My first night on the Aleutian island of Unalaska was rather short. The sole good hotel in town, which I stayed at, also serves as a popular watering hole for the locals, especially on Saturday nights. Early the next morning, the telephone woke me up. Michelle of PenAir Airline had obiously had more sleep than me, as she lively and cheerfully told me that the weather was good enough to fly this morning, after my flight over to Akutan had been cancelled on the day before. She wondered if I could be at the airport within twenty minutes - which was a bit of a challenge, but I just grabbed all my photo gear, jumped in my jeans and sweater, and jogged to the nearby airfield. What an awakening!

Indeed, the weather outside was quite nice - for Aleutian standards!



Exactly 22 minutes after Michelle's call, I reached her check-in desk in the deserted small terminal of Dutch Harbour's Airport. What followed surprised me a bit. I wasn't given a boarding pass, wasn't security screened, and didn't even need to have my bag inspected. Half an hour later, the three passengers were invited for boarding, and I finally got face to face with the unique Grumman Goose, built in 1951. Knowing about my fascination for planes, Michelle exchanged some words with the pilot, and before I knew it, I was sitting on the co-pilot's seat up front!



Off we go, on a wild ride around one of the westernmost corners of Alaska!


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After the two other passengers had taken their seats in the roomy cabin, the two engines mounted on top of the wings were started up - including the characteristic sputtering and the whiff of smoke. Now we were all set and good to taxi to the runway.



Next to me, the pilot pushed the throttles full forward, the 880 horses on the wings were let loose and started pushing us down Dutch Harbor's single runway.

After only a few dozen meters we took to the air, and started picking up speed while flying low over the runway. What a great feeling!



Leaving Dutch Harbor behind, we passed some lovely scenery, while the P&W R-985 was gently humming next to me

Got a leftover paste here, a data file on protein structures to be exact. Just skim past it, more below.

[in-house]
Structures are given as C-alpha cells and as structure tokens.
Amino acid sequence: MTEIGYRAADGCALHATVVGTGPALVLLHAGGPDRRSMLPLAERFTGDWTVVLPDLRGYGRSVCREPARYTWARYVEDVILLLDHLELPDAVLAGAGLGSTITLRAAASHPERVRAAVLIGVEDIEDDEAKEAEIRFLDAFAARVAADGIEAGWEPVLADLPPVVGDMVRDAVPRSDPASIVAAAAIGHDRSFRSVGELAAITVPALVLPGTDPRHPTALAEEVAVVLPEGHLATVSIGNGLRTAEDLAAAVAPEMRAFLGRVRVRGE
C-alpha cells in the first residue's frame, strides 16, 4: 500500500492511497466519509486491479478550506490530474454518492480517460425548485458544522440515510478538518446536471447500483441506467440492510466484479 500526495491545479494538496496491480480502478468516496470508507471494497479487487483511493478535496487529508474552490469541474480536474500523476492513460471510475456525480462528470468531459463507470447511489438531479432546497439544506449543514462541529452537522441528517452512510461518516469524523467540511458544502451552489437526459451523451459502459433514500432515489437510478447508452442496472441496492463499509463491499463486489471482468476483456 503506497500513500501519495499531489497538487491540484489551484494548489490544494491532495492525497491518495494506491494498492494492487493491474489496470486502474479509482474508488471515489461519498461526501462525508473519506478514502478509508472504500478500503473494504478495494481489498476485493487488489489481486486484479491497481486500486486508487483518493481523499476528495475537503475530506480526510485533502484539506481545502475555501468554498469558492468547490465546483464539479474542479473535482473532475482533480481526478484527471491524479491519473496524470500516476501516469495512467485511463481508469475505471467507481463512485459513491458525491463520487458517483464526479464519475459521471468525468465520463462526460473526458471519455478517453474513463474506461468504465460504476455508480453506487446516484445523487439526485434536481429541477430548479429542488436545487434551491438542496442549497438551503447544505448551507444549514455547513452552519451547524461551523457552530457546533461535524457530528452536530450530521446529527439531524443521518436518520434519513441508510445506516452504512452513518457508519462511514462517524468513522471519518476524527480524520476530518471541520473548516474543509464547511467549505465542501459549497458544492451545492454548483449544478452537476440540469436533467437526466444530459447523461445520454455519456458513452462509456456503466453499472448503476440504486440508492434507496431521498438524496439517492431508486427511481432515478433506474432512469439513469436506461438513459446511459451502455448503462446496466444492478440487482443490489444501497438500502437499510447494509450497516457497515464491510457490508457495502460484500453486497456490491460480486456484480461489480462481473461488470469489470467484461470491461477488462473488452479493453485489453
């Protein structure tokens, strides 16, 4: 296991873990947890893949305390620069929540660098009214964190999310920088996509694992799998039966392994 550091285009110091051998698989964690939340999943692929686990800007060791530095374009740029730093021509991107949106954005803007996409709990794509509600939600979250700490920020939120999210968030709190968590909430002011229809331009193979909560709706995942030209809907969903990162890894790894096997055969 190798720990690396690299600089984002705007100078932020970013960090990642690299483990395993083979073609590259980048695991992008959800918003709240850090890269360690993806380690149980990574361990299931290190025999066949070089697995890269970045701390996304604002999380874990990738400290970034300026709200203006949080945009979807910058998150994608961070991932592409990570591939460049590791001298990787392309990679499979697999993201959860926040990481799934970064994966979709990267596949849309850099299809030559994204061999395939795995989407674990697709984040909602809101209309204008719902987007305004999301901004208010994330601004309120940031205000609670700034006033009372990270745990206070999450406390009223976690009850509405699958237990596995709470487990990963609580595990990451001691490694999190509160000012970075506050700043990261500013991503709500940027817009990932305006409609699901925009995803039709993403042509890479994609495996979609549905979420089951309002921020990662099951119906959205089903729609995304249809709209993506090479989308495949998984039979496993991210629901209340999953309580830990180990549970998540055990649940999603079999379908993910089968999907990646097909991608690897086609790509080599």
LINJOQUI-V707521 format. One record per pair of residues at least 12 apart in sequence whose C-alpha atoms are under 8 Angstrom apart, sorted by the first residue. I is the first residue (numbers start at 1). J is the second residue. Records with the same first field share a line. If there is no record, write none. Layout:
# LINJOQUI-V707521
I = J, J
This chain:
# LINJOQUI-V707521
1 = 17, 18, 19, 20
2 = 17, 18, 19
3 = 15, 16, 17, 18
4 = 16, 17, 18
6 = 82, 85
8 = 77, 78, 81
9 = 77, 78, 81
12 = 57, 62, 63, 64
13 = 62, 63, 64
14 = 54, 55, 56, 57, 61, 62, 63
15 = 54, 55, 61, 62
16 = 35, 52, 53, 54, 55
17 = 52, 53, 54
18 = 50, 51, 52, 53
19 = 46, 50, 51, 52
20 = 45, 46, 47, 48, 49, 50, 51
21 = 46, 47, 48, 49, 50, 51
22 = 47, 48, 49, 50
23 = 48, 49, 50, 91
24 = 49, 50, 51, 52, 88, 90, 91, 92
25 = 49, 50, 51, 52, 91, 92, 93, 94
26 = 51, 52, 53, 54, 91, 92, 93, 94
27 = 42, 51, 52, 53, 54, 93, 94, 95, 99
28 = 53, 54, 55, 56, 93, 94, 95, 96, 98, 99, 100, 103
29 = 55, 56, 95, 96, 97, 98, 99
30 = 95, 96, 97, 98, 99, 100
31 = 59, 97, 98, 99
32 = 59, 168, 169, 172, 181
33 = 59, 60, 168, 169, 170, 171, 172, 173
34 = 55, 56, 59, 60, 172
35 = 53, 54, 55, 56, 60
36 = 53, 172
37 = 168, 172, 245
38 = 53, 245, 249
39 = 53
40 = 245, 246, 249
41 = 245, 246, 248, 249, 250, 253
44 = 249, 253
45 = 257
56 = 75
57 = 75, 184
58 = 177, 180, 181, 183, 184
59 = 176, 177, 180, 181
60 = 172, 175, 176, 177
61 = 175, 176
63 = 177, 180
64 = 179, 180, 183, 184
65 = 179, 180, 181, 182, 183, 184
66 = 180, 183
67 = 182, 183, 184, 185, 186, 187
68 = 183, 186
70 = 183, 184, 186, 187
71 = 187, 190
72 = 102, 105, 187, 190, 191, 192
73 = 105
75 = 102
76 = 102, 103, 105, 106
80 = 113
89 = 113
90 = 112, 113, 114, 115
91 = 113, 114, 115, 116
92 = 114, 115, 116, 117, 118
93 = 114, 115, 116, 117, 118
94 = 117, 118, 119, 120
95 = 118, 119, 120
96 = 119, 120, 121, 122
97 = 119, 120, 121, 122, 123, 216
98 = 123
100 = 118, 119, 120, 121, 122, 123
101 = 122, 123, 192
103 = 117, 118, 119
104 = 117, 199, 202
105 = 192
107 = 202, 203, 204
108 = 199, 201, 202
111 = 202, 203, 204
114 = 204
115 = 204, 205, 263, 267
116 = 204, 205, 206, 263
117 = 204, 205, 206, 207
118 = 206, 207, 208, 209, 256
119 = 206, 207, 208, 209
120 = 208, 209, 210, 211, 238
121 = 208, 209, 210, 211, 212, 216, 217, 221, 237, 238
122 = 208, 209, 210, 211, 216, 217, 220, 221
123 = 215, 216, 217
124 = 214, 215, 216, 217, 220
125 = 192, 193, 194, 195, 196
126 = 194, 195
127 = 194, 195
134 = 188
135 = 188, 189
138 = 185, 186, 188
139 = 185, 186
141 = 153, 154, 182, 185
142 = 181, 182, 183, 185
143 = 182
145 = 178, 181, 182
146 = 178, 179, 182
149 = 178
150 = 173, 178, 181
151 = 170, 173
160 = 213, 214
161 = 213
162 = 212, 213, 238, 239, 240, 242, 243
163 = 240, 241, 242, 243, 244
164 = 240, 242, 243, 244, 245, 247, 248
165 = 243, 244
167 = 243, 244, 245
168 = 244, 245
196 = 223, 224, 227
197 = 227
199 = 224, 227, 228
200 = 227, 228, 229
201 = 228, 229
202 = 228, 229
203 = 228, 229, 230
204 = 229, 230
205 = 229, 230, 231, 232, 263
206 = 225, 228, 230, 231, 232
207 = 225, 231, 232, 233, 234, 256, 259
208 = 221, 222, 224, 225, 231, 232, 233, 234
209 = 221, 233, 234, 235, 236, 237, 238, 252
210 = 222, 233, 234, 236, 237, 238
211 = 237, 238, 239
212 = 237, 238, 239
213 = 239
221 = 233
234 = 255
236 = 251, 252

Speeding along in a 61 year old vintage plane, a few feet over the rugged terrain, was absolutely amazing!


After some minutes dodging some rain showers, the pilot set a direct course of the neighbouring island of Akutan, which came into view shortly after.

We needed to make our way around the craggy west of the island, and enter its bay from the south. A few minutes later, the Goose sailed a few feet over the dark blue sea, the pilot cut the throttles, and we finally splashed down in the cold waters of the Bay of Akutan.




After the landing, the pilot let the engines roar one more time, in order to get enough power to climb up the steep ramp to the tiny apron - a very impressive maneuver!


Here we are, at the Akutan Seaplane Base!



In no time, what seems to be half of the village's inhabitants have assembled around our little Goose and help unloading it



Shortly before us, the airline's second Goose had already landed - obviously transporting mail and freight!



While it may not be love at first sight, there's definitely a special beauty to the Goose!



Akutan (pop. 75) is home of the biggest fish processing factory of the US (!), with over 800 people working here in weekly or monthly turns. Since there weren't any workers returning to Dutch Harbor, me and the pilot had the plane to ourselves on the way back - always a very promising combination! And Paul, as he introduced himself, didn't loose any time to show me what his old plane is capable of, and climbed out low over the surrounding hills after takeoff






Paul was originally from Chicago, where he'd worked as a jet captain for one of the big airlines. However, one day he had enough of the restricted flying down there, and moved up to this lonely place together with his whole family, just to be able to fly the Goose. And he clearly enjoyed his job! He took great pride in showing me some nice hidden corners and significant places along the route, and wouldn't stop before I'd seen just about every stone and cliff from every possible angle.

Low level visit to a cute little island? No problem!



Looking at the daunting cliffs from far away...



...and from up close - the cliff hugging seemed to be Paul's speciality!



Simply amazing!



The whole show reached its climax when we approached Dutch Harbor way lower than anticipated, and - before I knew it - touched down in the water in front of the runway. How cool! Finally we taxied up a ramp, crossed the main road, and entered the apron through a radio operated gate in the airport fence.



Paul simply commented that I sure hadn't travelled all the way out here just to land on a concrete runway, and he was absolutely right! But looking at his big grin, I instantly knew that he had just as much fun as I did!

Back in Dutch Harbor I had time for a quick cabin shot, before Paul had to leave for his next flight  - which was cancelled due to weather soon after. It isn't only the bad visibility that restricts the Goose operations, but also the high swells during bad weather periods. Therefore the days of the water landings are numbered, and a runway is already in the process of being built at Akutan. What a pity!


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